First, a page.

In a radio interview Monday morning, Hillary Clinton was asked to name something she carries with her everywhere she goes. “Hot sauce,” she answered. “Yeah.”
The Clinton campaign has confirmed to TIME the type and brand of hot sauce now toted by the Democratic front runner for the presidential nomination: Ninja Squirrel, a Sriracha from the in-house brand of Texas-based Whole Foods Market. “And we continue to carry chili flakes and jalapeños around,” says Clinton campaign spokesperson Nick Merrill.
There is nothing new about Clinton’s devotion to chilies, though the comment lit up Twitter as an apparent reference to Beyoncé’s hit single “Formation” and its catchy condiment line, “I got hot sauce in my bag, swag.” Clinton was speaking to one of New York’s largest hip-hop and R&B stations, 105.1 FM’s the Breakfast Club, a morning radio show hosted by DJ Envy, Angela Yee and Charlamagne Tha God. (You can hear the interview here — the hot-sauce comment comes at about 25:00.)
Clinton’s official affection for hot sauce dates back decades. In 2008, she told 60 Minutes her habit of regularly eating chilies to stay healthy goes back to 1992. At the White House in the 1990s, Clinton boasted a collection of more than 100 hot sauces, according to a December report by the Associated Press. In Monday’s radio interview, Clinton reiterated that her love of hot sauce is partly to do with its health benefits.
“No seriously, hot sauce. I’ve been eating a lot of hot sauce. Raw peppers and hot sauce,” she said. “Because I think it keeps my immune system strong. I think hot sauce is good for you, in moderation.”
Clinton is right. Chilies are absolutely crammed with nutrients, including, as I write in my upcoming book Hot Sauce Nation, folic acid, and vitamins A, E and about six times as much vitamin C as an orange, all of which science indicates contribute to a strong immune system. Though some nutrients get lost in the processing of raw chilies, the chopping and smashing can actually help release some of the beneficial compounds, meaning hot sauce does more for chilies than ketchup does for tomatoes. A 2015 study of the health outcomes for about half a million Chinese adults found that people who ate spicy food every day or almost every day had a 14% decrease in mortality over the course of the study. The compounds in chilies can even help ease sinus troubles.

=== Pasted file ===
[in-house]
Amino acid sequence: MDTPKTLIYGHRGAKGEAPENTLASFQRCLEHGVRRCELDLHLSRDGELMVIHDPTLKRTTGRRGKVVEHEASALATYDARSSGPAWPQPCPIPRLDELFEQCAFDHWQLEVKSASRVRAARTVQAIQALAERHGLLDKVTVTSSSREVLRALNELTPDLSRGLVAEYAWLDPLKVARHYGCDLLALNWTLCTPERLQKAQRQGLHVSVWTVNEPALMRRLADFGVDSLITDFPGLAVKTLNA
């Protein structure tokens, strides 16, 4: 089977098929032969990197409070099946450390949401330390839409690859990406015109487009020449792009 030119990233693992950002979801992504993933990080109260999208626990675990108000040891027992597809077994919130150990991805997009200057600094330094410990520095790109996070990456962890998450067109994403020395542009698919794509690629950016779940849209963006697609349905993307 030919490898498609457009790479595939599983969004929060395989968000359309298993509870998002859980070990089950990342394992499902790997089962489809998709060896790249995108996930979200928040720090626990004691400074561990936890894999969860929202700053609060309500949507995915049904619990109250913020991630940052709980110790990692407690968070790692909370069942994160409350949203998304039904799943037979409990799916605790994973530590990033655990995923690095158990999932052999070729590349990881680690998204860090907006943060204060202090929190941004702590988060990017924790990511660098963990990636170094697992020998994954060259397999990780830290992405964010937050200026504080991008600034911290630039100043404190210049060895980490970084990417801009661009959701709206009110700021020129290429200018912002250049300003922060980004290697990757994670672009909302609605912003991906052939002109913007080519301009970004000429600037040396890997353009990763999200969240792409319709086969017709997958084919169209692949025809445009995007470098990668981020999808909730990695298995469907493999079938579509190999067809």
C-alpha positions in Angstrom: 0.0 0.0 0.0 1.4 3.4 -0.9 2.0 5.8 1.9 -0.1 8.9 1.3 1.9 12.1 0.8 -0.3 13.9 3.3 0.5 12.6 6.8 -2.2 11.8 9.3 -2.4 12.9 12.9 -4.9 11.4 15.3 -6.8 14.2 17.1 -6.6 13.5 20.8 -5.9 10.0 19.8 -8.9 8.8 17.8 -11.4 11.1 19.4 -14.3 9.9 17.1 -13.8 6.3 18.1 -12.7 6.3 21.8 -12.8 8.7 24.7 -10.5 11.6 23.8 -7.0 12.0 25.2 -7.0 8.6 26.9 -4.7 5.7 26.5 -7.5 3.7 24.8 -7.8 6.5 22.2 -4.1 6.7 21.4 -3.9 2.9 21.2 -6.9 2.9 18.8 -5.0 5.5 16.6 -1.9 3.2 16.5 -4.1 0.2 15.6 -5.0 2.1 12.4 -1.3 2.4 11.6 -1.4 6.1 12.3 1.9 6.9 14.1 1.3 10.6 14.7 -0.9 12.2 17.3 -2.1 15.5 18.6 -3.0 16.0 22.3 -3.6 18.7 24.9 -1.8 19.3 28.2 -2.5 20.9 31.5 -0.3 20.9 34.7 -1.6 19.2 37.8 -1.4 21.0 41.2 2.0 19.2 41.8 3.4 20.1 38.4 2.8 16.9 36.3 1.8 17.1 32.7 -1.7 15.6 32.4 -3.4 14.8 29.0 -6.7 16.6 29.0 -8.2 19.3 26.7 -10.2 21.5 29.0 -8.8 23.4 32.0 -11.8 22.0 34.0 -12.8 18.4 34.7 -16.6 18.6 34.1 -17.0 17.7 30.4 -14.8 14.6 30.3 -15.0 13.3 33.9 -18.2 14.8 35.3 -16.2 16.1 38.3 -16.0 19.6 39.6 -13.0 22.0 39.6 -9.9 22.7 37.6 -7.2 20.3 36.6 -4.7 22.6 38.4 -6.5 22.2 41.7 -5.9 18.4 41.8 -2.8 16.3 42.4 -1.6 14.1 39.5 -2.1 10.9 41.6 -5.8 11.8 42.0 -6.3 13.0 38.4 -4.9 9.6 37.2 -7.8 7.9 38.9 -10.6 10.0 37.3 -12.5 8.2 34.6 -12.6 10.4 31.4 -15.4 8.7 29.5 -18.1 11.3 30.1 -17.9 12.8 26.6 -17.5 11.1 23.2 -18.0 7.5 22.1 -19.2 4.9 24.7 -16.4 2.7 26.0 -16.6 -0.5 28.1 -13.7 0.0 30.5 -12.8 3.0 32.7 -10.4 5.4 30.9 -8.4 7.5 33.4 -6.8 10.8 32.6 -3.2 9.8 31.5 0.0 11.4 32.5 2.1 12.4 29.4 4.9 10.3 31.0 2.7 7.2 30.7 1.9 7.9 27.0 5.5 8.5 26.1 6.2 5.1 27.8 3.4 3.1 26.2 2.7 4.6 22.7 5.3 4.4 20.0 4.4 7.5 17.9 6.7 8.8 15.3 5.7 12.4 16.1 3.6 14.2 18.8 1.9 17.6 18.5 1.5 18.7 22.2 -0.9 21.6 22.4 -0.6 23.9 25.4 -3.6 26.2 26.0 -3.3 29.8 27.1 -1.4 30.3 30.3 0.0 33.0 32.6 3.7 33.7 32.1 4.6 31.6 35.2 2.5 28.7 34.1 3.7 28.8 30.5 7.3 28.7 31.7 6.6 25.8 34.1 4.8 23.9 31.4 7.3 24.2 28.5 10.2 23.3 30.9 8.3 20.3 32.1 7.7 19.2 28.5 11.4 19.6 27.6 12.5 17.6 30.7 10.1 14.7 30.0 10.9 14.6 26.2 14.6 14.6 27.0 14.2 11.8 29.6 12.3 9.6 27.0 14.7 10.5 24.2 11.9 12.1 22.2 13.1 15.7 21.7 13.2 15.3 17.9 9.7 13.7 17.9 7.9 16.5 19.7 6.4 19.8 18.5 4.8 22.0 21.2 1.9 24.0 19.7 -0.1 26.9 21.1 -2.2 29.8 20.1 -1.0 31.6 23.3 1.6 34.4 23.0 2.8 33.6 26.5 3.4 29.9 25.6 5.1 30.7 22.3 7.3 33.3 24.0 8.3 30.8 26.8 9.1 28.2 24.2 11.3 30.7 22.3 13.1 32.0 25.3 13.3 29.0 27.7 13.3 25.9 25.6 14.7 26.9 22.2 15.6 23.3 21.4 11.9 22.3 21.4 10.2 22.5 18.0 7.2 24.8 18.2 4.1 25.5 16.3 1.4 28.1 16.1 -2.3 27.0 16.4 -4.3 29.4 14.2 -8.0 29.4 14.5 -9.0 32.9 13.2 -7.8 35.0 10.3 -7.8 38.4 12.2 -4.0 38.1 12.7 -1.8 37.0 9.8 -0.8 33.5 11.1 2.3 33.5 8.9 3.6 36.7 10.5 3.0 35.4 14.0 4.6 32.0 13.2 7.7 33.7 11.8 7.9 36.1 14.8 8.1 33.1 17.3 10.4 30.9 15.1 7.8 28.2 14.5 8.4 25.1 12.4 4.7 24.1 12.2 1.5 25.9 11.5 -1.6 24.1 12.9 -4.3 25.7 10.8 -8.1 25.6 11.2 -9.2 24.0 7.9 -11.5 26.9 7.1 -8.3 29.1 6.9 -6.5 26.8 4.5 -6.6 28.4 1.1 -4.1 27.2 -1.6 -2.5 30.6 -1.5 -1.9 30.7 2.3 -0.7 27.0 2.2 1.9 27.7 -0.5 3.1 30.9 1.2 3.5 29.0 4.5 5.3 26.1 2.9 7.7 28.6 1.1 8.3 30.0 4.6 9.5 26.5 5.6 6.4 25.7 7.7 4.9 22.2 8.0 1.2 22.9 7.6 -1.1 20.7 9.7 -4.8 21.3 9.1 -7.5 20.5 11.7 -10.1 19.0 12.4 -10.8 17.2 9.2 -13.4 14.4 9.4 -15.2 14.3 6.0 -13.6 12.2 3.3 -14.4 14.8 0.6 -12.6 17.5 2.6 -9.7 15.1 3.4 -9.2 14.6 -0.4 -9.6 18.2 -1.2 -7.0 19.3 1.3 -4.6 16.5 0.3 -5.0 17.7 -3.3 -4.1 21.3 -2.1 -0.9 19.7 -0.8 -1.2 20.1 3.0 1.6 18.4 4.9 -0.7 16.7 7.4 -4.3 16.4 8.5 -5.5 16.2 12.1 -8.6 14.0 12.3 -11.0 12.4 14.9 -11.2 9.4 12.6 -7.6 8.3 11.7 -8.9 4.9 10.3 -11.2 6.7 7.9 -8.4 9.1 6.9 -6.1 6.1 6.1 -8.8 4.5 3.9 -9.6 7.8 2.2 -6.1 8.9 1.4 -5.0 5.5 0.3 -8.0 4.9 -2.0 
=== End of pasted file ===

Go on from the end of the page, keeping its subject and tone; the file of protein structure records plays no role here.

Hot sauce is spicy because of an odorless, tasteless group of chemical compounds in chilies called capsaicinoids, which cause pain without causing any actual tissue damage. Since eating hot sauce causes a little bit (and sometimes a lot) of pain, it triggers the release of endorphins, the body’s natural painkiller, which have an abundance of additional effects beneficial for anyone running for elective office. Endorphins lower stress and anxiety, can even impart a sense of euphoria and, yes, boost the immune system.
TIME asked the campaign of Bernie Sanders, Clinton’s Democratic rival in the New York primary Tuesday, if he also likes to feel the condiment burn. “His bold ideas are his hot sauce,” responded spokesman Michael Briggs.
— Additional reporting by Jay Newton-Small and Sam Frizell
Denver Nicks, a former TIME reporter, is the author of the upcoming book Hot Sauce Nation: America’s Burning Obsession, which will be published in October.
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